The UCLA sexual harassment case that every professor should be aware of

This sexual harassment case at UCLA is jaw-dropping. From one plaintiff’s complaint, against history Professor Gabriel Piterberg:

51. He then started talking about the famous philosophers Hannah Arendt and Martin Heidegger, who met when Arendt was Heidegger’s student and subsequently carried on a clandestine love affair for more than forty years. He told her that relationships like theirs were normal and that “If it is done right, professor and student relationships are supposed to be intimate.”

52. Professor Piterberg then told her that he masturbated while imagining the two of them together.

53. Throughout this meeting, Plaintiff Takla continued to voice her discomfort with him as her advisor and his comments, but Professor Piterberg was upset with Plaintiff Takla for wanting a new advisor. He told her, “If anything happened between us, it might be while you are writing the conclusion to your dissertation.”

This is a small fraction of the terrible things alleged. There are two women with similar complaints so far. The most staggering aspects: the UCLA ombudsperson effectively hushes both. As did the victim’s other adviser. And beyond this institutional failure, a disturbing detail is that both the ombudsperson and other adviser were also women, and apparently also aware of other complaints.

This article summarizes, but the full text of the legal complaint is so much more powerful and disturbing. And important for professors to read. It is short, and you will find it hard to put down.

With the caveat that these are allegations for the time being, some reflections:

  • How many times has this happened before over two decades with this faculty member? How many times has this been hushed by the university, or a colleague, or self-censoring? Staggering.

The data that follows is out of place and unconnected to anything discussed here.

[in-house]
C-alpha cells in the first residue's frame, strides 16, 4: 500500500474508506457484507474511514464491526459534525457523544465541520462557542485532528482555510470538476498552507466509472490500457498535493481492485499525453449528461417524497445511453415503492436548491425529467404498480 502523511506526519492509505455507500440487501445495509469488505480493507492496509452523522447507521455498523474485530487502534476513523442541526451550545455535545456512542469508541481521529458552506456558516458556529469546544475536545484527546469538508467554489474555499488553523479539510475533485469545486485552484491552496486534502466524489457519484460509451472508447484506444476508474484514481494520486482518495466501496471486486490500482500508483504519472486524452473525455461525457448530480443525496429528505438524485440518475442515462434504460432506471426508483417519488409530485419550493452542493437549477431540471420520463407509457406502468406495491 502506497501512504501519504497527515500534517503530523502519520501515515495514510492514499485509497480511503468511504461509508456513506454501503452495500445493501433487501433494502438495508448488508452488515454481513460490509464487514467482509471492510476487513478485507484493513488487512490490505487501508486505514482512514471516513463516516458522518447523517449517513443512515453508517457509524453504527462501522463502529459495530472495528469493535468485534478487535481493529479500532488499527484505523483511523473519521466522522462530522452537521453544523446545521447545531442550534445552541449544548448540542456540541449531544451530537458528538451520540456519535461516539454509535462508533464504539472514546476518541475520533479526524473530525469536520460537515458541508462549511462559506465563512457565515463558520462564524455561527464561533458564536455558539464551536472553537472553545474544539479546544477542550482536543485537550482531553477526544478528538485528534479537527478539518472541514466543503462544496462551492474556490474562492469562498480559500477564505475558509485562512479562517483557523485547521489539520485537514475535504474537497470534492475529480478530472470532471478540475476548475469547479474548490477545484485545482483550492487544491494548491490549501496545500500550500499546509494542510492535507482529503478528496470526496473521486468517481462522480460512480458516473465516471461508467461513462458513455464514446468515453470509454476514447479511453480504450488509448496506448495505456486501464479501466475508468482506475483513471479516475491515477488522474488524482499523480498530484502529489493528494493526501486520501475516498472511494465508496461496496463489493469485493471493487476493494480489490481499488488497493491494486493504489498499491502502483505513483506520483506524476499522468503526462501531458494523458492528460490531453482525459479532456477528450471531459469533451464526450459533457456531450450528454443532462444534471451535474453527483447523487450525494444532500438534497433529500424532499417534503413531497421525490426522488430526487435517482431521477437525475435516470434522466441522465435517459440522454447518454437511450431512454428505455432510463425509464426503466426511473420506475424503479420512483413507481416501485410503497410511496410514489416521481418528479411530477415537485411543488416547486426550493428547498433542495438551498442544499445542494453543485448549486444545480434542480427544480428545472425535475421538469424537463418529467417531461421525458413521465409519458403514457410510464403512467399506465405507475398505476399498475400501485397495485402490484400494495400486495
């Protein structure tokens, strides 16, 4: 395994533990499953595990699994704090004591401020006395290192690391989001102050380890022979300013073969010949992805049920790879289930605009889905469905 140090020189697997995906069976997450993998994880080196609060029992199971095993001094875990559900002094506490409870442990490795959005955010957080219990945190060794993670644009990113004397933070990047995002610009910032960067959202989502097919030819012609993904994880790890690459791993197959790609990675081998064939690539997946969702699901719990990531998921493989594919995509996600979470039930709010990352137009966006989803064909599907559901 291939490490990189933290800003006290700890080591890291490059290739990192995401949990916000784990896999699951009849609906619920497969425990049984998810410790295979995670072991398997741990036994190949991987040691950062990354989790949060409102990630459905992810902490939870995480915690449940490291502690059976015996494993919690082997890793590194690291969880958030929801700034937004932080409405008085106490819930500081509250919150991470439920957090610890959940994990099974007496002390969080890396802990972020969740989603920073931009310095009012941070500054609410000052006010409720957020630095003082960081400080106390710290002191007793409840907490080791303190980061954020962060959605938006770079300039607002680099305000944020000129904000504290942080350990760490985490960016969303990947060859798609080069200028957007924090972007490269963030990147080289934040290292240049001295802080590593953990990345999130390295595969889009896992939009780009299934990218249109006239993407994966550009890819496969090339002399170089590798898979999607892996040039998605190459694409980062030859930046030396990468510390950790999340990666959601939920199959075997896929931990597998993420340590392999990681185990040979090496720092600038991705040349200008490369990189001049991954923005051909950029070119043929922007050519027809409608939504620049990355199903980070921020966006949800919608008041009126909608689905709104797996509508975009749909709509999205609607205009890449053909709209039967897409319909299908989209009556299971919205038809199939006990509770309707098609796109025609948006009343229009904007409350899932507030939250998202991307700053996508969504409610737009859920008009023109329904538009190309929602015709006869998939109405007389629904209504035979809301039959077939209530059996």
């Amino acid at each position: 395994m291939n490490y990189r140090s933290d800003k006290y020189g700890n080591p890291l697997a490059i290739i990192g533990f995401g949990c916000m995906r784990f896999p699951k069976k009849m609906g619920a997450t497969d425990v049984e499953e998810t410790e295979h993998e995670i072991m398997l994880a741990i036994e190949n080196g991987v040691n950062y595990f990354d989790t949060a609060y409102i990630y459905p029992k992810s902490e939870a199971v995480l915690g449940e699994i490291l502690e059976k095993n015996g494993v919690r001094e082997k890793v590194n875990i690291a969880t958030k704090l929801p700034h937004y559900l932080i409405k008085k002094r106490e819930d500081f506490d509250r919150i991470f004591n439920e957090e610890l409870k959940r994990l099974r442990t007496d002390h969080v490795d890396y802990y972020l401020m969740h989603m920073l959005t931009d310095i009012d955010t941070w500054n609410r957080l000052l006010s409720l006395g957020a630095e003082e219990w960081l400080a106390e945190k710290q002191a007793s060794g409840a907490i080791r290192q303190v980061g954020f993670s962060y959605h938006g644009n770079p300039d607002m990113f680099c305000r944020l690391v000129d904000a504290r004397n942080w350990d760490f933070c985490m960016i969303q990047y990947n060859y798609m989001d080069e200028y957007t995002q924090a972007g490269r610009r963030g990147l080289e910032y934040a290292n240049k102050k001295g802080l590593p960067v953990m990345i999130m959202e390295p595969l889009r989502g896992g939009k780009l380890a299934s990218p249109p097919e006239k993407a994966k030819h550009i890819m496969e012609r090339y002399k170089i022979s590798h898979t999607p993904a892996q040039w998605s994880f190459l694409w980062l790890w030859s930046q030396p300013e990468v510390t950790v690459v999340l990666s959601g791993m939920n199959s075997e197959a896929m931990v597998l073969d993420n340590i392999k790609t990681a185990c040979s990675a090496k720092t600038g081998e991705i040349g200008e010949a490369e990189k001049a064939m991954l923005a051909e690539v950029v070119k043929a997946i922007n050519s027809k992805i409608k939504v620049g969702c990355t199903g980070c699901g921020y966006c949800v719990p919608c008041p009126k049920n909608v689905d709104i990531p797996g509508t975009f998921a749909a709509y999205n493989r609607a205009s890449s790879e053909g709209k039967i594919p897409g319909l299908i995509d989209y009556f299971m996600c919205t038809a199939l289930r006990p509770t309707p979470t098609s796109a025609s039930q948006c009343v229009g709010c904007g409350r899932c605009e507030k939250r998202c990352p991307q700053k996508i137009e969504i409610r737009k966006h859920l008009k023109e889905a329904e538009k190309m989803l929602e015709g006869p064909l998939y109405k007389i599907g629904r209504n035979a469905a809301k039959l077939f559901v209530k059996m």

• A friend commented: this is the culture of humanities profession, where older male professors compensate for relatively poor salaries with these non-wage benefits. That’s an exaggerated and unkind interpretation, but I can’t convince myself it’s false.
  • Actually the other cause might be undue concentration of power. In smaller, more specialized, fragmented disciplines, where the costs of switching sub-disciplines are high (e.g. learn a new country and language), advisers will exert more power over their students. So these disciplines might want to think about how to break down internal disciplinary barriers to decentralize power.
  • Not all the facts are known, but the big failure to me is the institutional one: the UCLA coverup. There will always be deviant individuals. The institutional failure to investigate and prosecute is shameful. It’s like 1990 in the Vatican.
  • I’m pretty sure most big organizations and universities would behave in the same way, if allowed. This is not a UCLA problem.
  • Some colleagues of mine criticized the media coverage of the Lacour scandal—the UCLA student who faked a gay marriage study. They felt that UCLA had a process and would take care of it. I disagreed then and I feel even more confident now. Big bureaucracies do not want to deal with this.
  • The most blatant case of academic fraud I ever caught? My university fumbled it so badly it had to be purposeful, and the culprit is now a prominent politician in his/her country.
    • No I won’t tell you whether this was Harvard, Berkeley, Yale or Columbia, as my experience is that none of them are that different in this regard.
  • There has been virtually no news coverage since the UCLA story broke in mid-June. This strikes me as ominous.
  • Here is political economist Michael Chwe on Project Callisto, a web-based system for sexual assault reporting under development.
    • Document and time stamp harassment as it happens to you. It goes nowhere, until at a later date when (a) it gets worse and you need the records, or (b) someone else accuses the same person and you can add your complaint more easily. (b) can be made automatic when someone else reports.